Rehn, left, with President José Manuel Barroso at Wednesday's press conference
It may have appeared that Olli Rehn, the EU’s economic chief, today was siding with Washington in the going transatlantic tussle over Germany’s current account surplus by launching an inquiry into whether the surplus was harming growth in the rest of Europe.
But Rehn went out of his way to make clear that he was no fan of the US Treasury department report that pushed the dispute into overdrive last month.
Speaking at a press conference announcing the European Commission’s decision to launch the “in-depth review” of Germany’s surplus, Rehn said the US Treasury’s report was “to my taste somewhat simplified and too straight forward”. Read more
Rehn, right, consults with Germany's Wolfgang Schäuble at last month's IMF meetings.
Over the last few weeks, the normally über-dismal science of German economic policymaking has unexpectedly become stuff of international diplomatic brinkmanship, after the US Treasury department accused Berlin of hindering eurozone and global growth by suppressing domestic demand at a time its economy is growing on the backs of foreigners buying German products overseas.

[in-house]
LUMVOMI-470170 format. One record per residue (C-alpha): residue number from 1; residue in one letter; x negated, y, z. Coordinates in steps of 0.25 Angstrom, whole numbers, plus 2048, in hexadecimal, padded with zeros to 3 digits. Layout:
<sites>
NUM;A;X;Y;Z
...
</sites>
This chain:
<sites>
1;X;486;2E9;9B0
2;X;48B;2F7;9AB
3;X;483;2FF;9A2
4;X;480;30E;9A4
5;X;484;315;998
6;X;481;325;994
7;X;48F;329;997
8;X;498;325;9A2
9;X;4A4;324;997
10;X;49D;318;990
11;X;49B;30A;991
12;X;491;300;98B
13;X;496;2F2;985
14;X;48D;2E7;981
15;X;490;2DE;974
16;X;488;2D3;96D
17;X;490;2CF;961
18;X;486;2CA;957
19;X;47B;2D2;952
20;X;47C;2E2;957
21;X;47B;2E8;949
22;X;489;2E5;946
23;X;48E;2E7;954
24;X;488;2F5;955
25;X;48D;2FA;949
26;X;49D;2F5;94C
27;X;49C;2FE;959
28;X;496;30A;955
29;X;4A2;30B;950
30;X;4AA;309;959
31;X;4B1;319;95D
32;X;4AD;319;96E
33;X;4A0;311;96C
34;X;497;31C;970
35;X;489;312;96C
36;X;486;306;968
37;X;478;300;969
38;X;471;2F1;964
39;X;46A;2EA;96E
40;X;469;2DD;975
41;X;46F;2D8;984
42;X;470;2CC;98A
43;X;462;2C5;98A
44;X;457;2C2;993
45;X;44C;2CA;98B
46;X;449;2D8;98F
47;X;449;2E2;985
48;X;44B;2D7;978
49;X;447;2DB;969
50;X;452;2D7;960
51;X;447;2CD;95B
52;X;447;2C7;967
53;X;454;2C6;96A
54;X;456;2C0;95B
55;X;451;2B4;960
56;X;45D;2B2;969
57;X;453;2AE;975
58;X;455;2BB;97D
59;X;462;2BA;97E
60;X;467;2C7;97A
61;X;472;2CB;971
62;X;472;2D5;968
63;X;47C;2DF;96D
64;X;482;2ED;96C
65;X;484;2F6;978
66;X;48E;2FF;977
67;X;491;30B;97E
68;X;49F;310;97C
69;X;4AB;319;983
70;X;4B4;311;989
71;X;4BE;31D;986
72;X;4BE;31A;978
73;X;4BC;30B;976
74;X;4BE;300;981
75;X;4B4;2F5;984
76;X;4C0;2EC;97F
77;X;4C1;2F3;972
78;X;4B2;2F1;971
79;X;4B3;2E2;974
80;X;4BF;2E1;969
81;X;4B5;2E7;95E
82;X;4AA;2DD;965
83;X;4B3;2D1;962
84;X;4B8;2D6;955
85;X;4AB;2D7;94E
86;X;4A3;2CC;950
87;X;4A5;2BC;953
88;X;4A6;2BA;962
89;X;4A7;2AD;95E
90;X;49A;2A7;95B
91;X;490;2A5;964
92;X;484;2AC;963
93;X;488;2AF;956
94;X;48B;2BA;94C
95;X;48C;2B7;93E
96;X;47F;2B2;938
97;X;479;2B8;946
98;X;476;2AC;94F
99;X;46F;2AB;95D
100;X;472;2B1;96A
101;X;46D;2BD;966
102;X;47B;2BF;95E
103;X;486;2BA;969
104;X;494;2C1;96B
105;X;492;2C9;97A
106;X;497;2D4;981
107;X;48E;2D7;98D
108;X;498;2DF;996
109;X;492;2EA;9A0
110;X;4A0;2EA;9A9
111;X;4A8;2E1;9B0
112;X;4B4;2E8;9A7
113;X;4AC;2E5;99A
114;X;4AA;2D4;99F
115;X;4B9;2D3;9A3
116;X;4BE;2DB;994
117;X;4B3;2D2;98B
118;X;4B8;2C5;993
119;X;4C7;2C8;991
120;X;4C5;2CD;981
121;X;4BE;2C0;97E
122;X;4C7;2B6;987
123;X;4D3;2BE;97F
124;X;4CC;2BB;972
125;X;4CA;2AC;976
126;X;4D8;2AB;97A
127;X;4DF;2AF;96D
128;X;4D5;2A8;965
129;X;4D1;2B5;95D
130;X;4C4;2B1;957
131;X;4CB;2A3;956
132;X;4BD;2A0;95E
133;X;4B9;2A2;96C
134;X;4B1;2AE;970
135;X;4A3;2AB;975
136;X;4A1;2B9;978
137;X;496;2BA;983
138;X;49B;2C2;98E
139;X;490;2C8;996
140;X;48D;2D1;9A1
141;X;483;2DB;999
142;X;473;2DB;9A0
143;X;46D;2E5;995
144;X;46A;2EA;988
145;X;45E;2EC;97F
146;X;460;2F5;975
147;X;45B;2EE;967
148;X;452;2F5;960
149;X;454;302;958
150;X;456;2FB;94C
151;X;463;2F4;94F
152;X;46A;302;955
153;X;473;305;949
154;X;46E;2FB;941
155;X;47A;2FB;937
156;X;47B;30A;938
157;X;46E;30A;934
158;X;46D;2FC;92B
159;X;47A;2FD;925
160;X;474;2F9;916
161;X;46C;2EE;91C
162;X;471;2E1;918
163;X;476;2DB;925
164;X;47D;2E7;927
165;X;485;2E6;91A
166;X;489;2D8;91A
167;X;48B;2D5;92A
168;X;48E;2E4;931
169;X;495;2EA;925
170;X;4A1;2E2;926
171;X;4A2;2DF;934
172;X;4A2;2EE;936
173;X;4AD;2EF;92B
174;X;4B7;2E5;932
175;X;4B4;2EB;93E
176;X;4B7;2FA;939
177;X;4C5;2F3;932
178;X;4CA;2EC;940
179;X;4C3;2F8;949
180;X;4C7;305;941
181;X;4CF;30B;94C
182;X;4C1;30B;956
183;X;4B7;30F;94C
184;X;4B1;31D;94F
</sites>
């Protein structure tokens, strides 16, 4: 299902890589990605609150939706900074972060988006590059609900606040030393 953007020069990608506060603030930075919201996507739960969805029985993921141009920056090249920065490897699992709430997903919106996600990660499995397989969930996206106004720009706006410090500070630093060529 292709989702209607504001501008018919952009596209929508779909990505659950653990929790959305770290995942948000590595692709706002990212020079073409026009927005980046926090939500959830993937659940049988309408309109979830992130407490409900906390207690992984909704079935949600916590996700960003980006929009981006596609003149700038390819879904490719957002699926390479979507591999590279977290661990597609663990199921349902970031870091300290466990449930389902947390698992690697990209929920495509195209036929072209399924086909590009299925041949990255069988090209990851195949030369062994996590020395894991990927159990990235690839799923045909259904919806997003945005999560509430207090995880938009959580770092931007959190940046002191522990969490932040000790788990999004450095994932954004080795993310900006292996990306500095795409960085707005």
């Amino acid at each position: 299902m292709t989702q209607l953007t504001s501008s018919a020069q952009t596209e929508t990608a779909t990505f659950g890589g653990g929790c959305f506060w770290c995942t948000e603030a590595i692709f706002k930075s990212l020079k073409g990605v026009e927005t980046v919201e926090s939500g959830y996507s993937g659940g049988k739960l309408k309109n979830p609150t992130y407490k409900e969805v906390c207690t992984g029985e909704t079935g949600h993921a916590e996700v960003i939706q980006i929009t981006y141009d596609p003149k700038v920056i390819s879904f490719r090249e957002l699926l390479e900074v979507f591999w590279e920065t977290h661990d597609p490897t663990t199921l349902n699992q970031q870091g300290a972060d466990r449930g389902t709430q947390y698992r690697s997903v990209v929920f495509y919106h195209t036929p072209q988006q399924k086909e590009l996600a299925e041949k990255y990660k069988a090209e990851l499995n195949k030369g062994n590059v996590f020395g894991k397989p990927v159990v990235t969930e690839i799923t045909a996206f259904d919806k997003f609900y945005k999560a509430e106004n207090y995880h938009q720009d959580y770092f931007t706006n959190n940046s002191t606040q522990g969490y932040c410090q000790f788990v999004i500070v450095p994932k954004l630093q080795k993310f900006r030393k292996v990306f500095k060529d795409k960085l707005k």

The accusation not only produced the expected counterattack in Berlin, but has become the major debating point among the economic commentariat. Our own Martin Wolf, among others, has taken the side of Washington and our friend and rival Simon Nixon over at the Wall Street Journal today has backed the Germans.
Now comes the one voice that actually can do something about it: Olli Rehn, the European Commission’s economic tsar who just made his views known in a blog post on his website. Why should Rehn’s views take precedence? Thanks to new powers given to Brussels in the wake of the eurozone crisis, he can force countries to revise their economic policies – including an oversized current account surplus – through something soporifically known as the Macroeconomic Imbalance Procedure.
On Wednesday, Rehn will announce his decision on whether Germany will be put in the dock for exactly what the US has been accusing it of: building up a current account surplus at the expense of its trading partners. And if Rehn’s blog post is any indication, he’s heading in exactly that direction. Read more